Monday, February 24, 2020

We don't want to and you can't make us. . .

There is and has always been a little bit of a childish streak in Lutherans.  We are so loathe to have rules that sometimes we appear downright chaotic.  We are so adverse to requirements that our first inclination is to antinomianism.  Nowhere is the more true than when it comes to the ministry and the liturgy.

If the bishops would be true bishops [would rightly discharge their office], and would devote themselves to the Church and the Gospel, it might be granted to them for the sake of love and unity, but not from necessity, to ordain and confirm us and our preachers. . .Smalkald Articles; Part III, Article X. Of Ordination and the Call.  [emphasis added]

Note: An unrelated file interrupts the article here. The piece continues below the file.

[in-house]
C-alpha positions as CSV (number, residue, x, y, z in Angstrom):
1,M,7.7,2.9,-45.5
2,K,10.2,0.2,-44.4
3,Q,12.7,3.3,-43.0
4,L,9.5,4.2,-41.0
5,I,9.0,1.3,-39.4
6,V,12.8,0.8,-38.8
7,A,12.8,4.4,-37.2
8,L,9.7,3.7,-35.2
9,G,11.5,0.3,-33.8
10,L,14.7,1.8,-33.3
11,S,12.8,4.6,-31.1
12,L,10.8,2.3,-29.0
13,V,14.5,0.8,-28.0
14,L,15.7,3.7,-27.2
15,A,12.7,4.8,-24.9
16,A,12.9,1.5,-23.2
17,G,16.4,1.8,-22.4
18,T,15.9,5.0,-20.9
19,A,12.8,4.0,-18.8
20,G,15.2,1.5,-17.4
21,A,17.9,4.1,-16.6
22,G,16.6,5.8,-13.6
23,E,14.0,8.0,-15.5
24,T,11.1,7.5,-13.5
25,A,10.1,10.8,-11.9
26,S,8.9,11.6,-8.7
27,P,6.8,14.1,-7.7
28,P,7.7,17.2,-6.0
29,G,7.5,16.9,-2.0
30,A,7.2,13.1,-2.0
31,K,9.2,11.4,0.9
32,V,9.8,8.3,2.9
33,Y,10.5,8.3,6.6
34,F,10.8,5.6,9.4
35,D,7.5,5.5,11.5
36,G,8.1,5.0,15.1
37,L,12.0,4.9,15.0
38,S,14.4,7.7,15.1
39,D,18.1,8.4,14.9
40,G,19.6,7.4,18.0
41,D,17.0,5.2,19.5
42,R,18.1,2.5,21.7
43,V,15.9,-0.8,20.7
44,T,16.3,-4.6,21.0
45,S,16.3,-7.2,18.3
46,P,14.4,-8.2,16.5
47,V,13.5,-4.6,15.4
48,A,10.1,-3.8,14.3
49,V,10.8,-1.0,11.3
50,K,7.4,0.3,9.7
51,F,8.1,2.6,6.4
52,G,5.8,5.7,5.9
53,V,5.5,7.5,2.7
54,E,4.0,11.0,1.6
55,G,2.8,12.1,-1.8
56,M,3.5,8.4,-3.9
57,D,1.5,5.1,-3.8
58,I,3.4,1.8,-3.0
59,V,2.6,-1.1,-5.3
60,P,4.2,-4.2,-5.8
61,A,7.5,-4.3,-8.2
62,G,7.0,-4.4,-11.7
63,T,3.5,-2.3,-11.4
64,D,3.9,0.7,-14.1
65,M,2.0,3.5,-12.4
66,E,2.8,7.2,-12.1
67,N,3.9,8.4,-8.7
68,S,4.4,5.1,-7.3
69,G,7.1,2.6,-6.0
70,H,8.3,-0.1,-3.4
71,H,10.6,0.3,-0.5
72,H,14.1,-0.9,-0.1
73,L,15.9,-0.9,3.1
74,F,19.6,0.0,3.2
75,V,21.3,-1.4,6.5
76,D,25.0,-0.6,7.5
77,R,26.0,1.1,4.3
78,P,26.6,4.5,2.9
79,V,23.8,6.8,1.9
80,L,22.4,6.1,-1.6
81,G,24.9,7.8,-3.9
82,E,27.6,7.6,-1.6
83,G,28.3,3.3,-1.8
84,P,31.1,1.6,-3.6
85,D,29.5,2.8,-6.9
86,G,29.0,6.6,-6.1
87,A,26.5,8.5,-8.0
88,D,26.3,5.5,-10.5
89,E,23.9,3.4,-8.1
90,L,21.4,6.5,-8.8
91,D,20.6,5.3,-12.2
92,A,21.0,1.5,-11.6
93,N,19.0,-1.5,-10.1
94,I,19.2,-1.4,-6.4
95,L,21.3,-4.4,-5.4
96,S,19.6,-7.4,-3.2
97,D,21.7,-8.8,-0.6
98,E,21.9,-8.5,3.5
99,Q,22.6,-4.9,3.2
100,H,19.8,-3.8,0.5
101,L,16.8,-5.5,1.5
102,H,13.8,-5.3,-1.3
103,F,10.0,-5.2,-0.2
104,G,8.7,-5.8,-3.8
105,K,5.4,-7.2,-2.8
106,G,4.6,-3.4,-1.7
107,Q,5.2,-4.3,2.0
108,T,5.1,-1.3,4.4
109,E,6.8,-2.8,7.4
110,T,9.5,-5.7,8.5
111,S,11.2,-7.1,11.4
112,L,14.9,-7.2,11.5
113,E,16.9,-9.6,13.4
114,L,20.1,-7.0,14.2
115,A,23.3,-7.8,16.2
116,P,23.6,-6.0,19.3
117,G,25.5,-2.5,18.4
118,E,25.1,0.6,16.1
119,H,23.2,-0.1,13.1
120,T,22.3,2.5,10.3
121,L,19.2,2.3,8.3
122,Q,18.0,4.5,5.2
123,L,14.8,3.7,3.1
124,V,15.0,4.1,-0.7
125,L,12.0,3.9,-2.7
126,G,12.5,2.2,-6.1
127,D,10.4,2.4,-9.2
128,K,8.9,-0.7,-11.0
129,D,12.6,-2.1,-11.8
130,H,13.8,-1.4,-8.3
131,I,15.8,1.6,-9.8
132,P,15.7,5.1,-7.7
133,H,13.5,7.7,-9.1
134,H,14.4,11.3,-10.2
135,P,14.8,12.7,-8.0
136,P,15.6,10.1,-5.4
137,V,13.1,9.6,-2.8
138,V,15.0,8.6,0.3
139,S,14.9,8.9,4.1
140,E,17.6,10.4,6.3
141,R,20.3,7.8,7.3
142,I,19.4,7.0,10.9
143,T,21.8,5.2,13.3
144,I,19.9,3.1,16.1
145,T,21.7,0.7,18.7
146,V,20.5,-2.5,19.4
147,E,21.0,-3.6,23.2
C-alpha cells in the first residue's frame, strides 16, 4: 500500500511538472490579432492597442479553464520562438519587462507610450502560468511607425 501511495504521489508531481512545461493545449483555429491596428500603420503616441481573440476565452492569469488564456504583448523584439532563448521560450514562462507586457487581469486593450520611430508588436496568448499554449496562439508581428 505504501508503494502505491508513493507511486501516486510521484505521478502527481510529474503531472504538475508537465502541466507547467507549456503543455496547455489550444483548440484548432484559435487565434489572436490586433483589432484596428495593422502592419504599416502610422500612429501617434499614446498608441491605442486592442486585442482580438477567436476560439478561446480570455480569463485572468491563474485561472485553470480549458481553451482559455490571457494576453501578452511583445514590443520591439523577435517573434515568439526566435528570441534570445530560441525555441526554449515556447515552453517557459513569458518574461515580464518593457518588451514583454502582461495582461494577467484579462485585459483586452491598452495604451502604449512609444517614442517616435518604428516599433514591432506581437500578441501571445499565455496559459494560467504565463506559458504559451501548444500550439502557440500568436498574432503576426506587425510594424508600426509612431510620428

This is not from the pen of the more conciliatory Melancthon but from the fiery hand of Luther.  And yet it is clear. If bishops would be true bishops, we would have bishops  -- for the sake of love and unity.  But you cannot make us!  As soon as you say we must, we say we must not.  Now sometimes this is salutary.  Here the Reformers are making a point.  The distinction between bishops and priests evolved over time and was not the same in the early church as it had become at the time of Luther (or our own time!).  They would grant the evolution of the office and have bishops and even accept the Roman bishops if they would be real bishops.  Here Luther points to the essential role of chief teacher and preacher of the faith.  While some may quibble with the way Luther put it, historians would be hard pressed to disagree with how the office evolved over time.  As to whether the evolution of the office was of the bene esse of the church or the esse is another matter.